Take a look back at businesses and products that faded with time, and why innovation is key to survival.
Readers of a certain age may remember a particular blue and yellow branded video store –the centre of every weekend during the 90s and 2000s. These stores were home to countless late-night discussions surrounding which movie to get, and whether the popcorn at the front of the counter was worth a few extra dollars.
Apart from making the monumental shift from VHS to DVDs, video stores hadn’t changed much in decades. So when streaming services like Netflix offered the convenience of staying in your pyjamas while choosing a film, no late fees and value for money, they just couldn’t compete.
Sadly, video stores are by no means an isolated example. A huge 88 per cent of the Fortune 500 companies featured in 1955 have disappeared.
Remember Polaroid? It declared bankruptcy in 2001 after over 60 years in business, with Kodak following not far behind. Toys ‘R’ Us missed the opportunity to develop its own ecommerce presence and filed for bankruptcy in 2017. Borders Books will be forever assigned to the annals of history alongside PC sellers, Compaq and car manufacturer General Motors, all of which were committed to older, less efficient technology.
The one thing these dearly departed companies have in common? They all failed to innovate.
Is innovation just a PR tactic?
The short answer is no. True innovation has to go far beyond a catchy PR stunt or slick video. It needs to be part of a company’s culture. When executed well, innovation can immunise a business against current and emerging competitors, as well as act as a tool to attract the best young employees and retain them.
There are many poster boys for companies that conscientiously pursue innovation. Google’s parent company, Alphabet is one, along with Disney Pixar, Alibaba, Raiz and Apple.
These companies don’t just have a fancy video or chief innovation officer. For them, innovation is more than just a buzzword.
So, what do they do differently? These companies strategically and directly invest in the pursuit of innovative opportunities, and then nurture them carefully within the culture of their company.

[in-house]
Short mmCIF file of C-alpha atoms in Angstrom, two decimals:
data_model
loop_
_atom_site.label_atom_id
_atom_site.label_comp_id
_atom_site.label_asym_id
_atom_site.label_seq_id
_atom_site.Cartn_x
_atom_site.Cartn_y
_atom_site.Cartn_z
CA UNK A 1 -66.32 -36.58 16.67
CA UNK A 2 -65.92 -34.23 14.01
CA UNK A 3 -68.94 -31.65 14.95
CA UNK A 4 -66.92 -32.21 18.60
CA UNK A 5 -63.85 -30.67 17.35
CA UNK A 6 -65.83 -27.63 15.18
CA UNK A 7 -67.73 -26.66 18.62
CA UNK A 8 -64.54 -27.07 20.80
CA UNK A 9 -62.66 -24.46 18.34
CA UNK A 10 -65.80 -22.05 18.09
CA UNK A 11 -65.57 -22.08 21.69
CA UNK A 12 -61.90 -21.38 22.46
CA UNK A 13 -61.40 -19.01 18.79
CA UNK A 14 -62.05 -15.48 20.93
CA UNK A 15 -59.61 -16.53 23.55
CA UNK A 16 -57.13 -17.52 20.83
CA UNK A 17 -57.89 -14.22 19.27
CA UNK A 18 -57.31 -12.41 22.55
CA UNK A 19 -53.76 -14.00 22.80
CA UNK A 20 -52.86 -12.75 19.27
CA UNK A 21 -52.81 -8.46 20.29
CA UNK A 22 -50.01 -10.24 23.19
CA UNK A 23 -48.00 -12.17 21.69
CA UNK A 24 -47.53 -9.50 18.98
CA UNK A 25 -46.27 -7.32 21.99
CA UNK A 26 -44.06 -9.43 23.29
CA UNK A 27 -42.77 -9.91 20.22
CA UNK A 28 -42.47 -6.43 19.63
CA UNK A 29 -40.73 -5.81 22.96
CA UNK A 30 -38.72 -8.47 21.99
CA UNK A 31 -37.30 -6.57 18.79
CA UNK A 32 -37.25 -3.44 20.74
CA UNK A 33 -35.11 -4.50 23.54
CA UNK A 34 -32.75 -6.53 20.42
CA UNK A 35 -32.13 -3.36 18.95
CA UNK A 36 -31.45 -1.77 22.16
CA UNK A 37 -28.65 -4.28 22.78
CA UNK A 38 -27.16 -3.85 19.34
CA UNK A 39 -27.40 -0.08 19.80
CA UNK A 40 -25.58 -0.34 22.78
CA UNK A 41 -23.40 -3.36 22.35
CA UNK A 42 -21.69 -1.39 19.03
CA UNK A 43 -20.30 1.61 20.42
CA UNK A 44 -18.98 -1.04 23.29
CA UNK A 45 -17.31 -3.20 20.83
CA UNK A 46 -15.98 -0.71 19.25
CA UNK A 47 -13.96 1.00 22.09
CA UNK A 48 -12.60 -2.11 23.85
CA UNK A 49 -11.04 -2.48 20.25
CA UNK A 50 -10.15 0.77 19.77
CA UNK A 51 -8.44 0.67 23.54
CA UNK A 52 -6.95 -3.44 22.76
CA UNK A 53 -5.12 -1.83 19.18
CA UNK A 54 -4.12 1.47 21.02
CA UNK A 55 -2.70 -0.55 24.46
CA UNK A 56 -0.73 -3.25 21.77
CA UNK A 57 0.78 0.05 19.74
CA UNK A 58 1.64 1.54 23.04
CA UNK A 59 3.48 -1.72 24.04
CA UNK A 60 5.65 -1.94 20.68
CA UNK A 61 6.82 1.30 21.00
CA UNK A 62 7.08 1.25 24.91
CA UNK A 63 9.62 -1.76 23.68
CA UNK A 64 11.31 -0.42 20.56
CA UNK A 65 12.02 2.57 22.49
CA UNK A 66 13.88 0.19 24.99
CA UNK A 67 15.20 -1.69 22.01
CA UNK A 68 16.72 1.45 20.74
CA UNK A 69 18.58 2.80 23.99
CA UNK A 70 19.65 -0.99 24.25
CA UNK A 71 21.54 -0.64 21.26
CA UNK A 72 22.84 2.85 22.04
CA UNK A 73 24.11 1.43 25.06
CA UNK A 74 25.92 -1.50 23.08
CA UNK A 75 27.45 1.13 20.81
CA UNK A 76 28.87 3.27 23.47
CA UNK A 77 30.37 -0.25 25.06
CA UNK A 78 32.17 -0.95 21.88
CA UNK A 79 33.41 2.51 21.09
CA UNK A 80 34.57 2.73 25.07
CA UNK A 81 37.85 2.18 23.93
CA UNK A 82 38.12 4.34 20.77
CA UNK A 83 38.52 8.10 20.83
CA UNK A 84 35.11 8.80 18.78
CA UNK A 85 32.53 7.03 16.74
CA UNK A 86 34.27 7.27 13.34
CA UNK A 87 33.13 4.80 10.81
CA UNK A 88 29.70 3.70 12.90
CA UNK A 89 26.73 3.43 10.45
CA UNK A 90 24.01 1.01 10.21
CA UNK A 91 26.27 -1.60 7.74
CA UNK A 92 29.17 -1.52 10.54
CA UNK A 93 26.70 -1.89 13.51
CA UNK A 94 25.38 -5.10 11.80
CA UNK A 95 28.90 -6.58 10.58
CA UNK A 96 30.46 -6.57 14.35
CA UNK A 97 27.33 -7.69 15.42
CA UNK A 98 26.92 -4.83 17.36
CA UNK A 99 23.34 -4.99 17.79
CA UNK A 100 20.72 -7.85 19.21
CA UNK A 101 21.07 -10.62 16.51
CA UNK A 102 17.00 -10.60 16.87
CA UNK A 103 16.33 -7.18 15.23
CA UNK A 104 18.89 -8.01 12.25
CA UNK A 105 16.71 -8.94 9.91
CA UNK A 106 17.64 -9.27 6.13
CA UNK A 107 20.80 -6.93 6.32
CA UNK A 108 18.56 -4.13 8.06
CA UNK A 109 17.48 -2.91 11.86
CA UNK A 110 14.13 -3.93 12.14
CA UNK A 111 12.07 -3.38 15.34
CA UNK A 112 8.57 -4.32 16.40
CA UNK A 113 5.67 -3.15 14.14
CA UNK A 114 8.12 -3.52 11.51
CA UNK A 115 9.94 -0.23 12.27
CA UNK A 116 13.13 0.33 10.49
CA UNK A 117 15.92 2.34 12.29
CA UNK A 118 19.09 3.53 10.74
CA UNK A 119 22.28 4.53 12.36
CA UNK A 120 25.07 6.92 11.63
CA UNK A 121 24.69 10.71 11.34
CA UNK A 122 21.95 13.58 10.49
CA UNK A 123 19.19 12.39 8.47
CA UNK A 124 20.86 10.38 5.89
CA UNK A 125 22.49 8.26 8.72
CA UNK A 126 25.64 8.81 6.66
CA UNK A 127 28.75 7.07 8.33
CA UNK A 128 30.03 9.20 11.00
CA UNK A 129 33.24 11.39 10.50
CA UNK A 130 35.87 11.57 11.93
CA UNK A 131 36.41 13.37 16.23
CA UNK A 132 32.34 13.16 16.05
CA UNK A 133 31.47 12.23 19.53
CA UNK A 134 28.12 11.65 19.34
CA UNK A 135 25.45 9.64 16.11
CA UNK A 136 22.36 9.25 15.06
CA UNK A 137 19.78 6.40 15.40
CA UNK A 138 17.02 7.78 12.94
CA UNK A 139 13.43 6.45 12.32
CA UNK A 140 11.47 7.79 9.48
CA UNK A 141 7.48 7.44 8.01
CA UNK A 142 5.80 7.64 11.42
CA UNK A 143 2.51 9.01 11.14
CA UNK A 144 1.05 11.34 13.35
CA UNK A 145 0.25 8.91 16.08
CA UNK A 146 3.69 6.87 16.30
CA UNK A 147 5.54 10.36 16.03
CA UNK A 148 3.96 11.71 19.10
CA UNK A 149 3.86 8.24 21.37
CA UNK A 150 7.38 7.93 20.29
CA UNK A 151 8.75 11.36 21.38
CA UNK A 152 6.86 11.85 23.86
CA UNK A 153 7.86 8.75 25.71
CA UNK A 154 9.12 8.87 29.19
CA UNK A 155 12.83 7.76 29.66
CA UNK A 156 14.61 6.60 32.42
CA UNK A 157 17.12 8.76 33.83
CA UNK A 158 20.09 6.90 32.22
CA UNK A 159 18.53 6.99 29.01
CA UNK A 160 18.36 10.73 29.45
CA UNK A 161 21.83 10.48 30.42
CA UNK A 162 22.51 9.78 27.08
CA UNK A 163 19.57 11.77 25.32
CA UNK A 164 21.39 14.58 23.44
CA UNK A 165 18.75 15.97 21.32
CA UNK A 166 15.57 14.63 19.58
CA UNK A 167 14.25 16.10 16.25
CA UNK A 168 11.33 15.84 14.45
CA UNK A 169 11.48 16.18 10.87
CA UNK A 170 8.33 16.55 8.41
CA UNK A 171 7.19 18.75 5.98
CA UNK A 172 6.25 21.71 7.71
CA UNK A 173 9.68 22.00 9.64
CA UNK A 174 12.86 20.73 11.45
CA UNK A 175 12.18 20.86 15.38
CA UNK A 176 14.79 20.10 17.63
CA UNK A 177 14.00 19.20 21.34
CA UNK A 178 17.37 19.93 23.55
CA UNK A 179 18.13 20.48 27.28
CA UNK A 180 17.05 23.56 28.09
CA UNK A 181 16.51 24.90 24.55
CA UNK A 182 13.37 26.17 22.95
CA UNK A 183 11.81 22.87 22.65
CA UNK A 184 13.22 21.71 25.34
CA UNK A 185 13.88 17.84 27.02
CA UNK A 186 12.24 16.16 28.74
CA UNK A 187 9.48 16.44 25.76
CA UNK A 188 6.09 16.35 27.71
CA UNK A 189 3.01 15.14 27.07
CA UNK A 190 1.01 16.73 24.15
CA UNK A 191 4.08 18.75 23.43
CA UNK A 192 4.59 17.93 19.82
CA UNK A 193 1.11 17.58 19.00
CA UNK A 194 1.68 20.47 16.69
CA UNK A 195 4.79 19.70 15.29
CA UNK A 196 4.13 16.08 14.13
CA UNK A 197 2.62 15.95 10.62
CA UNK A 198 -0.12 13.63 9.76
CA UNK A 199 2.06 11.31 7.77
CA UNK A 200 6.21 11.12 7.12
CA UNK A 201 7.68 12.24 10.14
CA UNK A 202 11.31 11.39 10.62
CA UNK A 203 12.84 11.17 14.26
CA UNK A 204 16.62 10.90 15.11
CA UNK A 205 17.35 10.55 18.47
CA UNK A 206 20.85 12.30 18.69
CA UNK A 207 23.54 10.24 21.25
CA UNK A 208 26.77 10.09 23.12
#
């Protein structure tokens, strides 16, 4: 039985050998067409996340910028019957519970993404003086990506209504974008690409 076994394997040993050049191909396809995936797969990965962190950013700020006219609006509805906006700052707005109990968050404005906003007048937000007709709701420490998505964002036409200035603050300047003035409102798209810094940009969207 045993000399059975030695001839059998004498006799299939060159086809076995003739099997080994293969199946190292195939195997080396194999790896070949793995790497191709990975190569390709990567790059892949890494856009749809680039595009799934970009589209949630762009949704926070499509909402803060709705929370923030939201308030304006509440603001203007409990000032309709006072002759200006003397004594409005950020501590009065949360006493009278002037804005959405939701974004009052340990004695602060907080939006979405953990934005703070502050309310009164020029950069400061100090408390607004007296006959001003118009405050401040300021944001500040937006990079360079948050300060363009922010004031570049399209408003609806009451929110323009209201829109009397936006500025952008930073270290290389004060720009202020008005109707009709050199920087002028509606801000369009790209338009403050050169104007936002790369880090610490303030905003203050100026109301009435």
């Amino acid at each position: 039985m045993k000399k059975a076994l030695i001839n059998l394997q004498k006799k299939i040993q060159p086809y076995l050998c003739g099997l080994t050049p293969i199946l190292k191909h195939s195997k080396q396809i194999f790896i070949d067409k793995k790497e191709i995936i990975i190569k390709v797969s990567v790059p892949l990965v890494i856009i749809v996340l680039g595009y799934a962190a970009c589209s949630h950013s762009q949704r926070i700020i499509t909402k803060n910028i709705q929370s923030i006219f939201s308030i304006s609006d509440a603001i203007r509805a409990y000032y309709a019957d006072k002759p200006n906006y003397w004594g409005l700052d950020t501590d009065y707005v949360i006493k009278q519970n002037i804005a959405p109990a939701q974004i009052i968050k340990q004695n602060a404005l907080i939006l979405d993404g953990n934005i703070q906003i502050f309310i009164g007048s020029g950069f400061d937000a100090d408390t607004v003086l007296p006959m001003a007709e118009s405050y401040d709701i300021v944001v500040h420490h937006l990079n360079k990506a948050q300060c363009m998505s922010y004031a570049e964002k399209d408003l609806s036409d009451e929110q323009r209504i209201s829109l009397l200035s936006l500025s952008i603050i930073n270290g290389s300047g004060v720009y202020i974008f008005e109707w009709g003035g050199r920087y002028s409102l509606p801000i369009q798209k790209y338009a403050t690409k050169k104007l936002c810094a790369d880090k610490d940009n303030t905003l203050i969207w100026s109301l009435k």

While it’s tempting to feel intimidated by others greatness, remember, innovation can happen anywhere. In fact, Australia has a long and proud history of home-grown innovation. From Speedos to Earth Hour and baby safe capsules, right through to the very technology our world depends on today, Wi-Fi.
The job network, Seek – headquartered in Melbourne – is one example to learn from.
“It hasn’t always been easy. It’s been a process of re-imagining and re-inventing, constantly striving to find new and better ways of doing what we do,” a statement from the organisation explains.
Their approach to innovation has seen them succeed where many others have stumbled. Starting in 1997, Seek expanded their online capacity from just a few thousand visits each month to 450 million visits every month across 18 countries.
Jamie Simon, Seek’s Head of Enterprise and Government Sales, explains that innovation is part of the company’s DNA.
“We run hackathons three times a year… these are an opportunity for all of our employees to put ‘tools down’ for three days and focus on an innovation concept that they believe will drive value both for our organisation and our customers, and for the marketplace in general. Off the back of those hackathons have come some of our most exciting product innovations.”
Learn the art of innovation
Keen to learn the art of innovation? Through Open Universities Australia (OUA), you can study a range of subjects and courses with leading Australian universities in the areas of business and design thinking. You can even complete them online, at your own pace, from wherever you are. Now that’s innovation.
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